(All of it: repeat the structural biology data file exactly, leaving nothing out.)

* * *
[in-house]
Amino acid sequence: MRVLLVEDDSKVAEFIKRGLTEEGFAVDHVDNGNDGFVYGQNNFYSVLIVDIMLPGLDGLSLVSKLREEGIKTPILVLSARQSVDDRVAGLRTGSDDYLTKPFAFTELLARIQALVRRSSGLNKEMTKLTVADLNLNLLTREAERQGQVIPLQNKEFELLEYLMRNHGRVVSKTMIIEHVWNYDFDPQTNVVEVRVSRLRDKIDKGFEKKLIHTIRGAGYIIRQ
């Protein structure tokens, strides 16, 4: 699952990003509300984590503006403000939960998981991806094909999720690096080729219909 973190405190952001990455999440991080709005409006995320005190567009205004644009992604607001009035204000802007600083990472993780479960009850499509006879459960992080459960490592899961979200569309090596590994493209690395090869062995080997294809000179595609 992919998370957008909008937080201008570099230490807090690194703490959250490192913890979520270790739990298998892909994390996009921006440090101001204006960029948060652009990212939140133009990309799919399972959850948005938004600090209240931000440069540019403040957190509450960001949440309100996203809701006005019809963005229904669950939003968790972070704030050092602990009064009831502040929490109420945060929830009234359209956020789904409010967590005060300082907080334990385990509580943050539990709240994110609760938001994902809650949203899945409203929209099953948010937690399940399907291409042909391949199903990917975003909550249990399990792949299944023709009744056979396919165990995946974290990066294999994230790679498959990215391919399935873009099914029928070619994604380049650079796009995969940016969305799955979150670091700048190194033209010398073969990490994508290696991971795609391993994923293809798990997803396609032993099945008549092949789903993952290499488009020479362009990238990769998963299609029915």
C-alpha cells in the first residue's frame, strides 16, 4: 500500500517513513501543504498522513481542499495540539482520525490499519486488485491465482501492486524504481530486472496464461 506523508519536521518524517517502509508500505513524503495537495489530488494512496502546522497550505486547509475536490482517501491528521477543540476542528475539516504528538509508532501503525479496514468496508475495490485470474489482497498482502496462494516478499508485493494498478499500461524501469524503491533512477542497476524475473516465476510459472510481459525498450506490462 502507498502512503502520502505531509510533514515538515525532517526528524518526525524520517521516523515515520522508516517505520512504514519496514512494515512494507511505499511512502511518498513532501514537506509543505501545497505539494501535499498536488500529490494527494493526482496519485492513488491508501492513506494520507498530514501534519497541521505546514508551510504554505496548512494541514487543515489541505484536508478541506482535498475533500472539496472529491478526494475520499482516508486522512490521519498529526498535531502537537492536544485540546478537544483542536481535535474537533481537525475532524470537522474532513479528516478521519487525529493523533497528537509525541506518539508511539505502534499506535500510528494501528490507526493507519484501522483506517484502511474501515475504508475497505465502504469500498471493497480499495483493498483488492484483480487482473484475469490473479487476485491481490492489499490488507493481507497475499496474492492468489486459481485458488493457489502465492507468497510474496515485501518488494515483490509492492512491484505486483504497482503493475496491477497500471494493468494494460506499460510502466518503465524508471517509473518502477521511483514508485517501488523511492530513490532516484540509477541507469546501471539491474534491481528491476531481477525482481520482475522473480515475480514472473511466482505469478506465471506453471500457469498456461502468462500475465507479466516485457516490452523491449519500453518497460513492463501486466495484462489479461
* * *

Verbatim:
[in-house]
Amino acid sequence: MRVLLVEDDSKVAEFIKRGLTEEGFAVDHVDNGNDGFVYGQNNFYSVLIVDIMLPGLDGLSLVSKLREEGIKTPILVLSARQSVDDRVAGLRTGSDDYLTKPFAFTELLARIQALVRRSSGLNKEMTKLTVADLNLNLLTREAERQGQVIPLQNKEFELLEYLMRNHGRVVSKTMIIEHVWNYDFDPQTNVVEVRVSRLRDKIDKGFEKKLIHTIRGAGYIIRQ
């Protein structure tokens, strides 16, 4: 699952990003509300984590503006403000939960998981991806094909999720690096080729219909 973190405190952001990455999440991080709005409006995320005190567009205004644009992604607001009035204000802007600083990472993780479960009850499509006879459960992080459960490592899961979200569309090596590994493209690395090869062995080997294809000179595609 992919998370957008909008937080201008570099230490807090690194703490959250490192913890979520270790739990298998892909994390996009921006440090101001204006960029948060652009990212939140133009990309799919399972959850948005938004600090209240931000440069540019403040957190509450960001949440309100996203809701006005019809963005229904669950939003968790972070704030050092602990009064009831502040929490109420945060929830009234359209956020789904409010967590005060300082907080334990385990509580943050539990709240994110609760938001994902809650949203899945409203929209099953948010937690399940399907291409042909391949199903990917975003909550249990399990792949299944023709009744056979396919165990995946974290990066294999994230790679498959990215391919399935873009099914029928070619994604380049650079796009995969940016969305799955979150670091700048190194033209010398073969990490994508290696991971795609391993994923293809798990997803396609032993099945008549092949789903993952290499488009020479362009990238990769998963299609029915």
C-alpha cells in the first residue's frame, strides 16, 4: 500500500517513513501543504498522513481542499495540539482520525490499519486488485491465482501492486524504481530486472496464461 506523508519536521518524517517502509508500505513524503495537495489530488494512496502546522497550505486547509475536490482517501491528521477543540476542528475539516504528538509508532501503525479496514468496508475495490485470474489482497498482502496462494516478499508485493494498478499500461524501469524503491533512477542497476524475473516465476510459472510481459525498450506490462 502507498502512503502520502505531509510533514515538515525532517526528524518526525524520517521516523515515520522508516517505520512504514519496514512494515512494507511505499511512502511518498513532501514537506509543505501545497505539494501535499498536488500529490494527494493526482496519485492513488491508501492513506494520507498530514501534519497541521505546514508551510504554505496548512494541514487543515489541505484536508478541506482535498475533500472539496472529491478526494475520499482516508486522512490521519498529526498535531502537537492536544485540546478537544483542536481535535474537533481537525475532524470537522474532513479528516478521519487525529493523533497528537509525541506518539508511539505502534499506535500510528494501528490507526493507519484501522483506517484502511474501515475504508475497505465502504469500498471493497480499495483493498483488492484483480487482473484475469490473479487476485491481490492489499490488507493481507497475499496474492492468489486459481485458488493457489502465492507468497510474496515485501518488494515483490509492492512491484505486483504497482503493475496491477497500471494493468494494460506499460510502466518503465524508471517509473518502477521511483514508485517501488523511492530513490532516484540509477541507469546501471539491474534491481528491476531481477525482481520482475522473480515475480514472473511466482505469478506465471506453471500457469498456461502468462500475465507479466516485457516490452523491449519500453518497460513492463501486466495484462489479461